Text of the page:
00 segwit marker 1 1x 1 17
01 segwit flag 1 1x 1 18
01 # of inputs (1) 1 4x 4 22
cab ... 2cf Ref output hash 32 4x 128 150
14000000 Ref output index 4 4x 16 166
fd Script length 1 4x 4 170
00 (empty) P2WPKH Script 0 4x 0 0
fdffffff Sequence 4 4x 16 186
02 # of outputs (2) 1 4x 4 190
6406010000000000 Value for output #1 8 4x 32 222
16 Script length for output #1 1 4x 4 226
001...40f P2SH Script for output #1 22 4x 88 314
60361e0000000000 Value for output #2 8 4x 32 346
17 Script length for output #2 1 4x 4 350
a91...587 P2WSH Script for output #2 23 4x 92 442
0247 ... 4976 Witness Data 107 1x 107 549
2b550900 Locktime(0) 4 4x 16 565

The total size of this transaction is 565 WU or 142vB. If we review the transaction again, you can see that the total input is 0.02118172 BTC and the combined output value is 0.02047172 BTC. The fee paid therefore is 0.00071 BTC or 71,000 sats. We can deduce that the fee rate is 500 sats/vB. This is quite expensive. However, we can also see that the transaction opted into Replace By Fee (RBF) - BIP125 so it is possible the user bumped the fees to get the transaction mined into a block faster.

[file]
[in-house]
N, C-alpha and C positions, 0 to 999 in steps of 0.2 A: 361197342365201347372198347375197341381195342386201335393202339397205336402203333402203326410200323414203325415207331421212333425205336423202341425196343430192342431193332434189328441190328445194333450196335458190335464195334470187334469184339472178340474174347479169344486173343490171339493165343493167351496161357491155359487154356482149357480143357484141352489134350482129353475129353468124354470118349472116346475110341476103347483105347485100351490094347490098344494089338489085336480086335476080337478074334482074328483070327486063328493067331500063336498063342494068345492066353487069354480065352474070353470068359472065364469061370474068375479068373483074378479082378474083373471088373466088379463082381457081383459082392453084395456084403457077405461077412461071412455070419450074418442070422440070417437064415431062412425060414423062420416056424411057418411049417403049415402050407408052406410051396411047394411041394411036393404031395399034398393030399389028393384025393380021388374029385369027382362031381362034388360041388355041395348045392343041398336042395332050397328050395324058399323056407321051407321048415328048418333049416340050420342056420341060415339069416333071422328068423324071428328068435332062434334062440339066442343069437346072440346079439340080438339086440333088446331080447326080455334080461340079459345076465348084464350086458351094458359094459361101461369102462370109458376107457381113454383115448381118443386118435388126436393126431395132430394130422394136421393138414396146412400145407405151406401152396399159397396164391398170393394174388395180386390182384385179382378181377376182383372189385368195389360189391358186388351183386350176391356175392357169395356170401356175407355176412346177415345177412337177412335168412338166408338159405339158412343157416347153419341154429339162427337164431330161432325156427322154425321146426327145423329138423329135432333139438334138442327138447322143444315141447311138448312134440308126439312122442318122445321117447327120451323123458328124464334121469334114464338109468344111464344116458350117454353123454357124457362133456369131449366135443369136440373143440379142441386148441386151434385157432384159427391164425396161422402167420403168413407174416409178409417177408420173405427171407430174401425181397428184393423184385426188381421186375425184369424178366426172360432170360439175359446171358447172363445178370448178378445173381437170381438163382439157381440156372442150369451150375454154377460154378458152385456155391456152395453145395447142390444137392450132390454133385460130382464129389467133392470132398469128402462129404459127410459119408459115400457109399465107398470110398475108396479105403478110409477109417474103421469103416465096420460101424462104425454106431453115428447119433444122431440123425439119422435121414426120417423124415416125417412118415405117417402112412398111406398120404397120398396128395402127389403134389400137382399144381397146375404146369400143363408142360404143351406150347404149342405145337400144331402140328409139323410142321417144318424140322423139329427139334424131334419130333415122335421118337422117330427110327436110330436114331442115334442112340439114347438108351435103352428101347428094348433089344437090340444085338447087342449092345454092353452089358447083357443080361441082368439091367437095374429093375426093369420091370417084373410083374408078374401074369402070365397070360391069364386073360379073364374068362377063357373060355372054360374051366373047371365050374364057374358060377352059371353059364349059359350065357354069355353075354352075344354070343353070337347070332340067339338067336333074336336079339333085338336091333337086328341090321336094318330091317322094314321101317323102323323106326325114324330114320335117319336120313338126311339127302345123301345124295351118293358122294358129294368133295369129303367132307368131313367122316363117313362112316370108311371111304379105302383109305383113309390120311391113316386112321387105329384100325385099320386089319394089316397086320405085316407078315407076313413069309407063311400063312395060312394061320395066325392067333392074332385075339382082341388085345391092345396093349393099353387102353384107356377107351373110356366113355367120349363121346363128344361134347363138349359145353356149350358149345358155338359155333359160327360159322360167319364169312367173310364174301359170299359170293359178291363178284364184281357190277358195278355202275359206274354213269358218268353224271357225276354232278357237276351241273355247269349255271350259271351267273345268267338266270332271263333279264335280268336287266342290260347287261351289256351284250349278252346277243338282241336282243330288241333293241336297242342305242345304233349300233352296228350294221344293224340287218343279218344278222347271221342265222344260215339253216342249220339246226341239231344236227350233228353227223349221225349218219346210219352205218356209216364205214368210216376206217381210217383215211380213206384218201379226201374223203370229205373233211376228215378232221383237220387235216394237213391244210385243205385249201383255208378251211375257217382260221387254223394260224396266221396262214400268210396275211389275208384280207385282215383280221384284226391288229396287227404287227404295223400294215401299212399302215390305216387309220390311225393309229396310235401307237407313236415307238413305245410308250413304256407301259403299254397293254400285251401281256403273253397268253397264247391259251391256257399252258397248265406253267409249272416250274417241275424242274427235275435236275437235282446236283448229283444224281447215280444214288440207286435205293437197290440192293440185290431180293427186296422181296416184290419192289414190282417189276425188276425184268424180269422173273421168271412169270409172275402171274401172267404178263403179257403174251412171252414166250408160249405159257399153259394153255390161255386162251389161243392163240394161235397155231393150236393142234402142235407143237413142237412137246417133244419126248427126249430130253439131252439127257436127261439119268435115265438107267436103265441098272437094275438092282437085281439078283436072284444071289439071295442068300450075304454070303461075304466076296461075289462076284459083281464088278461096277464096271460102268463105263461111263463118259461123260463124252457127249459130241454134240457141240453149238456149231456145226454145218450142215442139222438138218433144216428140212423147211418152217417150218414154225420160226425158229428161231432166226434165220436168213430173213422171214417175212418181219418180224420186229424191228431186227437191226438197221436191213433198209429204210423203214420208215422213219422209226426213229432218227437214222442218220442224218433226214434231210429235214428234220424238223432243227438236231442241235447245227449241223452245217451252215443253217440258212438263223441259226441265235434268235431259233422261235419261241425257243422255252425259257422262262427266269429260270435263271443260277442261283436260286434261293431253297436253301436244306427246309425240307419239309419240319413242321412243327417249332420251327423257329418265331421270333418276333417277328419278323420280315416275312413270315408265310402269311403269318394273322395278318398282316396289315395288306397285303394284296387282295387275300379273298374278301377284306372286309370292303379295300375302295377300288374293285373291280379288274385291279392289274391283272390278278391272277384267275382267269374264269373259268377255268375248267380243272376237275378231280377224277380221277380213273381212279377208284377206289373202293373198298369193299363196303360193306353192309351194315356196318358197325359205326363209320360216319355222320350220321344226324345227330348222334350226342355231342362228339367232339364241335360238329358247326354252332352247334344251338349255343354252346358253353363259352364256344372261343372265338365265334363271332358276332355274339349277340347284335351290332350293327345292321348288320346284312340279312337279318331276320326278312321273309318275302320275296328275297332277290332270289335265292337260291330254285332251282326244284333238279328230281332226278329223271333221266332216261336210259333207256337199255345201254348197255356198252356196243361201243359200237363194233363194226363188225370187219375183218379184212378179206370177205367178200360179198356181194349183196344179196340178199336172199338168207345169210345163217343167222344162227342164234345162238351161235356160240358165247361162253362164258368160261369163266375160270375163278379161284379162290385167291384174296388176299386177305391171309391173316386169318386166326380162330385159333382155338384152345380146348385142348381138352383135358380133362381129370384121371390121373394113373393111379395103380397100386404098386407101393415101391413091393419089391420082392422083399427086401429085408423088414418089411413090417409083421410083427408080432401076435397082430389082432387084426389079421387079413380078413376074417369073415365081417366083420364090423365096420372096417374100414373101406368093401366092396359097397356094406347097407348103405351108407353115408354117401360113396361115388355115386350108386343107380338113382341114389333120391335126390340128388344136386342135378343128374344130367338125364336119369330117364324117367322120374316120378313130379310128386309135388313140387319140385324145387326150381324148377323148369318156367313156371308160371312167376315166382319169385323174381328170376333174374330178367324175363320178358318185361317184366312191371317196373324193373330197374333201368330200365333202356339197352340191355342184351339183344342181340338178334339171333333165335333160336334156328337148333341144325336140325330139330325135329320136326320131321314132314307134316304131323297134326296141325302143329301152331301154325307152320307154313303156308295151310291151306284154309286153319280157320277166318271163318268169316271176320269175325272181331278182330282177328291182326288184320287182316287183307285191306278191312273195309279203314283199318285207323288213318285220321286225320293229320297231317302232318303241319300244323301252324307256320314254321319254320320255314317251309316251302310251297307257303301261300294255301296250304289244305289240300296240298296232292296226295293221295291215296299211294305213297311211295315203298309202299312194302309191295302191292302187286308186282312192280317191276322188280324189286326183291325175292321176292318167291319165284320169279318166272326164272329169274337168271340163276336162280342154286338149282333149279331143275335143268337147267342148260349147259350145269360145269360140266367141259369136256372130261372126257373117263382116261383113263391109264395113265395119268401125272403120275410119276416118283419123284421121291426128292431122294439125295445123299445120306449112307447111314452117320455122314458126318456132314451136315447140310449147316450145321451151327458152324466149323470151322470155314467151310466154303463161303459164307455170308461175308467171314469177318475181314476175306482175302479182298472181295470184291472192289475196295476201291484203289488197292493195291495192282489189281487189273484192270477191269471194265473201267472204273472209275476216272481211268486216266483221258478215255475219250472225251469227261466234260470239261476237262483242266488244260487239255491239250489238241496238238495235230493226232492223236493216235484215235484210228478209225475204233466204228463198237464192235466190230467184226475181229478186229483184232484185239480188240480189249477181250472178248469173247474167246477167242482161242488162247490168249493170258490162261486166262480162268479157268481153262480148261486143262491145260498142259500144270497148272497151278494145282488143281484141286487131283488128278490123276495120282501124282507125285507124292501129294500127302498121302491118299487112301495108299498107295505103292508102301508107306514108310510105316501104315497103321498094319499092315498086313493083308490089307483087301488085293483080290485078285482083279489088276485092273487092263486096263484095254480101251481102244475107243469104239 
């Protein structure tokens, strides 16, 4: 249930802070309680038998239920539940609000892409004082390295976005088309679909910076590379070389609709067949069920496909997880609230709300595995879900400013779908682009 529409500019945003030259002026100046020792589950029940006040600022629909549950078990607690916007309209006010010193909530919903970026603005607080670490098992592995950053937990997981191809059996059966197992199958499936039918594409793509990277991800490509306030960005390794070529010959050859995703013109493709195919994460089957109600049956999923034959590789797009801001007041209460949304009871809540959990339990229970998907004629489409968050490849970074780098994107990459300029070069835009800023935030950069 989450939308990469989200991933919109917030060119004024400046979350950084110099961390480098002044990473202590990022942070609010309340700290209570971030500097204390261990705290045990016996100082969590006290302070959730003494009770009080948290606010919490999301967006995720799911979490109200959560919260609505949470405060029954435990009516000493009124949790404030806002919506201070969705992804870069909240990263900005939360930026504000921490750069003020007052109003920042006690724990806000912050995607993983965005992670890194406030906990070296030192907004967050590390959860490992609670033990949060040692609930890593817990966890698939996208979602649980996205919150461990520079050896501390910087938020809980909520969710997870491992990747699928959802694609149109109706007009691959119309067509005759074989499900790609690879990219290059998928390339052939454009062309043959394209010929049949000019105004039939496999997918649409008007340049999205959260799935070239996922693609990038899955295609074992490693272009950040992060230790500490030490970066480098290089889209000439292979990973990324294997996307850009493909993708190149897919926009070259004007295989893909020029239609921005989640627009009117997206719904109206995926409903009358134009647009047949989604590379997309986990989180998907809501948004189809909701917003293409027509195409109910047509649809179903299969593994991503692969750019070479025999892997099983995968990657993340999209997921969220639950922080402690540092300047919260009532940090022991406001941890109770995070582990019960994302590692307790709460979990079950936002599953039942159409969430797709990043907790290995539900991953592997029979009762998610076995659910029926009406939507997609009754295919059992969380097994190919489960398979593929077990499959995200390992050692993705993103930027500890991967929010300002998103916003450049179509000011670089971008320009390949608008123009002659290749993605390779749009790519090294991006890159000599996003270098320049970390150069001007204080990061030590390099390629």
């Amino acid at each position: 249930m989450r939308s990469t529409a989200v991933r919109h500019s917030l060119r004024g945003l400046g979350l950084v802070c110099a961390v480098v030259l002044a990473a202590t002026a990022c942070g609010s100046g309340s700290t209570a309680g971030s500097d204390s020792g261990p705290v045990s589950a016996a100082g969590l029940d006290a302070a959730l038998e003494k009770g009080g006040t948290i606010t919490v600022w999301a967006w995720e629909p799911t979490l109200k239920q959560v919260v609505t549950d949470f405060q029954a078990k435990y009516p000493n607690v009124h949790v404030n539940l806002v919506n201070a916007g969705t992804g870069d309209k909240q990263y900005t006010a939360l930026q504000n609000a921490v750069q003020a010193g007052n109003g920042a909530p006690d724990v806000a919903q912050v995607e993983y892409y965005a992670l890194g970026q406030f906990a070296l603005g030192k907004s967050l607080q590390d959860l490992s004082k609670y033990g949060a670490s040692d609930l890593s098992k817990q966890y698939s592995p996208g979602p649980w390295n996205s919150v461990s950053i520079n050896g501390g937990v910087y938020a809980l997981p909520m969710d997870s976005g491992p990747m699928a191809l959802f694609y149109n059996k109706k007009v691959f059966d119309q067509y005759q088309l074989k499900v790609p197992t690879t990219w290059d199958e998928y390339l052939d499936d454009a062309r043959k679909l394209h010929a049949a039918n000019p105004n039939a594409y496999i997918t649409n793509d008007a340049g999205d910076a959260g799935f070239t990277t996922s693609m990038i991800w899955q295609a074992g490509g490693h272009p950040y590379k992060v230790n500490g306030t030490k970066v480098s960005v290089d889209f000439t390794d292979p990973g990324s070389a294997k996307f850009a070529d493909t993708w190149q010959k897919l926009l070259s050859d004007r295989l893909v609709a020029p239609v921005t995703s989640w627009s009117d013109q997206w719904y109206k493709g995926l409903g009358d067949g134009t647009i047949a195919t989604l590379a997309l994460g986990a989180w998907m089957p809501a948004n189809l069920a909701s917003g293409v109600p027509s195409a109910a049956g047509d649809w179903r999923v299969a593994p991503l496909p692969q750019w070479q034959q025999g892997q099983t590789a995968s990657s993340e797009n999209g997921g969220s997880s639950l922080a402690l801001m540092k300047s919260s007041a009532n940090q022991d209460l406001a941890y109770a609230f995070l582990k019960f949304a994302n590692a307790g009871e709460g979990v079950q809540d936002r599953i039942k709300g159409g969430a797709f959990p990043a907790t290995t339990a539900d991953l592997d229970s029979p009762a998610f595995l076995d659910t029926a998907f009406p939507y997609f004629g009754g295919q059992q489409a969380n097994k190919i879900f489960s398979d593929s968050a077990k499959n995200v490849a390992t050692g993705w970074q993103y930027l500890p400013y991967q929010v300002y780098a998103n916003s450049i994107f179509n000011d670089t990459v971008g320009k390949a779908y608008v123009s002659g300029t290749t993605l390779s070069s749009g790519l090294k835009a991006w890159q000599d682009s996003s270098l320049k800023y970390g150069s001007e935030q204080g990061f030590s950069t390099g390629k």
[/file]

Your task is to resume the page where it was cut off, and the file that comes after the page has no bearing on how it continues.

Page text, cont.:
On Fee Rate

Miners will prioritise transactions with high fee rates rather than fees. The difference is crucial, because a large transaction (in terms of WU) could have a massive fee, but still have a lower fee rate than a load of smaller sized transactions. In this case, the miner would fill the block with many smaller, high fee-rate transactions.


The variations in demand and supply established a dynamic fee market which introduced fee estimation algorithms making it possible for users to make trade-offs between confirmation time and transaction cost. The algorithms make recommendations for how much fees are necessary to get a specific transaction of predetermined size confirmed in the shortest possible time, while taking into consideration prevailing market conditions. However, this attempt to predict the future is not without its shortcomings.


Thoughts? Leave a comment